November, 1980: I’m 14 years-old and absolutely terrified of this big, noisy city called Boston, my new home. We’d moved here, to the heart of downtown on the waters’ edge, just 11 weeks earlier – me, mom, dad, my two brothers and my four sisters – from a very quiet suburb south of the city limits. And I was totally overwhelmed (paralyzed, really) by my new surroundings.
Honking taxis! Homeless people! Strangers! Trash on the sidewalk! Parking meters! Yikes.
Thank God I was able to find solace in Times Square.
No, not that Times Square. At 14, I’d never been to the actual New York City. I’m talking about the movie, “Times Square.”
Ever heard of it? Nope? Not surprised. It wasn’t a very good film, and I can’t seem to locate it on any streaming platform these days, so you’re unlikely to spot and ignore it while scrolling endlessly through Netflix some insomnia-riddled Sunday night.
In the movie, a rich-kid teenage girl named Pamela Pearl, who lives in a fancy Manhattan high rise with her evil-politician dad, runs away from home. After being captured by dad’s minions, Pamela meets her soulmate Nicky Marotta in a mental hospital, where the two are rebellious roommates handcuffed to their beds. Pamela and Nicky escape the hospital and flee to the dirty old pre-Disneyfication mean streets of Times Square, where they set out to stick it to the man.
Pamela Pearl is played by Trini Alveredo (she later played Meg in the 1994 film version of “Little Women,” with Susan Sarandon). Nicky Marotta is played by Robin Johnson, who, for the longest time (like, for 39 years, until today), I thought was the same person as Suzie Quatro, a.k.a., Leather Tuscadero from “Happy Days.” My bad. It was Robin Johnson. (But Suzie did have a song on the “Times Square” soundtrack album.)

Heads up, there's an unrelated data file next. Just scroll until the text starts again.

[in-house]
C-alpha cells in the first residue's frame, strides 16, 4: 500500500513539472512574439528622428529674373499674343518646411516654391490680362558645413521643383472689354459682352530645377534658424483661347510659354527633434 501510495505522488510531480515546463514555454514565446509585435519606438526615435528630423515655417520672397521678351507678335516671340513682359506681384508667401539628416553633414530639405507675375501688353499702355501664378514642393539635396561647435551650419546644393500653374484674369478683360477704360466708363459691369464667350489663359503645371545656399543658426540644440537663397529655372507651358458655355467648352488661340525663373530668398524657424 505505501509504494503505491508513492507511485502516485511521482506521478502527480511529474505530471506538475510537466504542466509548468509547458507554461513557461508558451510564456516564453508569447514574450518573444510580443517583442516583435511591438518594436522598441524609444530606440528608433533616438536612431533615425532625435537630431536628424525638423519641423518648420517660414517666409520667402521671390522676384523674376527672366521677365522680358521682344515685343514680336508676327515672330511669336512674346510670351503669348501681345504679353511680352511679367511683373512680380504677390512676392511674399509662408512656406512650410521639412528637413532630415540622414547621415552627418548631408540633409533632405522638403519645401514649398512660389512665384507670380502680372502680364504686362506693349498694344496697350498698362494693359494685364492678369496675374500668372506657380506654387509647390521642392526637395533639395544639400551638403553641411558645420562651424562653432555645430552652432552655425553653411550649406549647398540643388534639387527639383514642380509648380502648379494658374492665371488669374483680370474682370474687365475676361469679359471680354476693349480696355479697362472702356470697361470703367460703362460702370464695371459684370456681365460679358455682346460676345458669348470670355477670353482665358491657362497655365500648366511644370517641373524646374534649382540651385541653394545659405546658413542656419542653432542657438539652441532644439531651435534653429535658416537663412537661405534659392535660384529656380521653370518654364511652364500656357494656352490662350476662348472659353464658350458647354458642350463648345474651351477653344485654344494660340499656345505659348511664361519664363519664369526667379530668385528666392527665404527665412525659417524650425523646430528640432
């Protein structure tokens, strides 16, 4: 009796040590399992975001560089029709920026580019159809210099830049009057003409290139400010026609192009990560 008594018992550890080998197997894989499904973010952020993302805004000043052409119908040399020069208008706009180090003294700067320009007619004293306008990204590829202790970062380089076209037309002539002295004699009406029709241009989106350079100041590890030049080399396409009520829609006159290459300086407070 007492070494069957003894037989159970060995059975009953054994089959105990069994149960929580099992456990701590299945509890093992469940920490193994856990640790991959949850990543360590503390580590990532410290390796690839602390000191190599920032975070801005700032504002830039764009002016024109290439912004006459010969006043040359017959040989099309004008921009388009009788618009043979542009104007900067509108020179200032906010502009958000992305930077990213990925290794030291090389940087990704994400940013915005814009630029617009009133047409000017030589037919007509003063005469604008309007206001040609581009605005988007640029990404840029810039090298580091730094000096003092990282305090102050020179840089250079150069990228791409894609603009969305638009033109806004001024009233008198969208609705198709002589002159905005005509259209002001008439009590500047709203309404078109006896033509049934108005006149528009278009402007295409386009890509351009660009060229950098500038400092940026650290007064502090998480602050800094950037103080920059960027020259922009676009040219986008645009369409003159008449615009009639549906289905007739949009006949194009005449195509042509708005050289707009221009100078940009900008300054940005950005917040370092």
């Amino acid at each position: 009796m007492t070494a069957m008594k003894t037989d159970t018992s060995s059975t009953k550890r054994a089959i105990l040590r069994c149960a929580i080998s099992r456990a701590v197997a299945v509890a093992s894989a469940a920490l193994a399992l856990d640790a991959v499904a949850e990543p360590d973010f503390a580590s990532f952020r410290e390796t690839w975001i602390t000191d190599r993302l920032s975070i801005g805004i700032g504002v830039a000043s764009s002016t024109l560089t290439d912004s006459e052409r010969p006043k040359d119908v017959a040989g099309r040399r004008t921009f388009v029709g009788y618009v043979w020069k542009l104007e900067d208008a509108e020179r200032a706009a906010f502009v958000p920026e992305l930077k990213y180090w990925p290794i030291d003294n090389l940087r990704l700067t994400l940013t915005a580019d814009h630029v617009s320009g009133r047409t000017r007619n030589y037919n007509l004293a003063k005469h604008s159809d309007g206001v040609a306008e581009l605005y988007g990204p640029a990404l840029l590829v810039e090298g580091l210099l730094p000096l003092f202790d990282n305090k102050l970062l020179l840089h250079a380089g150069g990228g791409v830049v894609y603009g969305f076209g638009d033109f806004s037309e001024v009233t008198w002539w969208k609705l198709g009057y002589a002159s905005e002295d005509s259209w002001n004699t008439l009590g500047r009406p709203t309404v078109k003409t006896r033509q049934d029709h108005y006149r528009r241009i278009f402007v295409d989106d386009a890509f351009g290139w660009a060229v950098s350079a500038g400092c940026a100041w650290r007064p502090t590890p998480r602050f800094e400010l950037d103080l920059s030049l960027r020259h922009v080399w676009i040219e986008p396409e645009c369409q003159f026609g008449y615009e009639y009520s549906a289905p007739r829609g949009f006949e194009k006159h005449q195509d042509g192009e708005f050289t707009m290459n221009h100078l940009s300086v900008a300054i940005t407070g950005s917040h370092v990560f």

Anyway, in the movie, an alternative-rock radio DJ played by Tim Curry, that sweet transvestite from transsexual-Transylvania in “The Rocky Horror Picture Show,” (and for you youngsters, the voice of Nigel Thornberry from the Nickelodeon cartoon “Wild Thornberries”) soon becomes an on-air patron to the rebellious duo of Pamela and Nicky. The runaways experiment with shoplifting, anti-establishment graffiti, and sidewalk dancing with people of color while Curry spins some amazing New Wave music in the background.
Later in the movie, with the help of DJ Curry, the girls – still runaways – manage to get time in a recording studio. They record their alienation/protest songs, including the overly-rhymey and punny “Damn Dog” and the profane “Your Daughter is One.” And, of course, they quickly become punk-folk heroes called “the Sleaze Sisters.”
I’m not even making this up! I mean, check out this video!
Did I mention this movie was produced by Robert Stigwood, the Australian movie/music mogul who gave us the wide-lapelled John Travolta in “Saturday Night Fever,” hotpants-wearing Olivia Newton-John in “Grease,” and Peter Frampton, inexplicably, as Billy Shears in the 1978 film version of “Sgt. Pepper’s Lonely Hearts Club Band?” Yup. That guy. RSO.
Anyway. Back to me, and the “Times Square” movie.
A few months before this movie opened, it was August, 1980, and somehow, overnight, my family and I had relocated from a fairly-spacious four-bedroom split-level raised-ranch home in the ‘burbs to a fairly-tight three bedroom apartment on the 24th floor of Harbor Towers, a twin-building complex on Boston’s waterfront designed by world-famous architect I.M. Pei.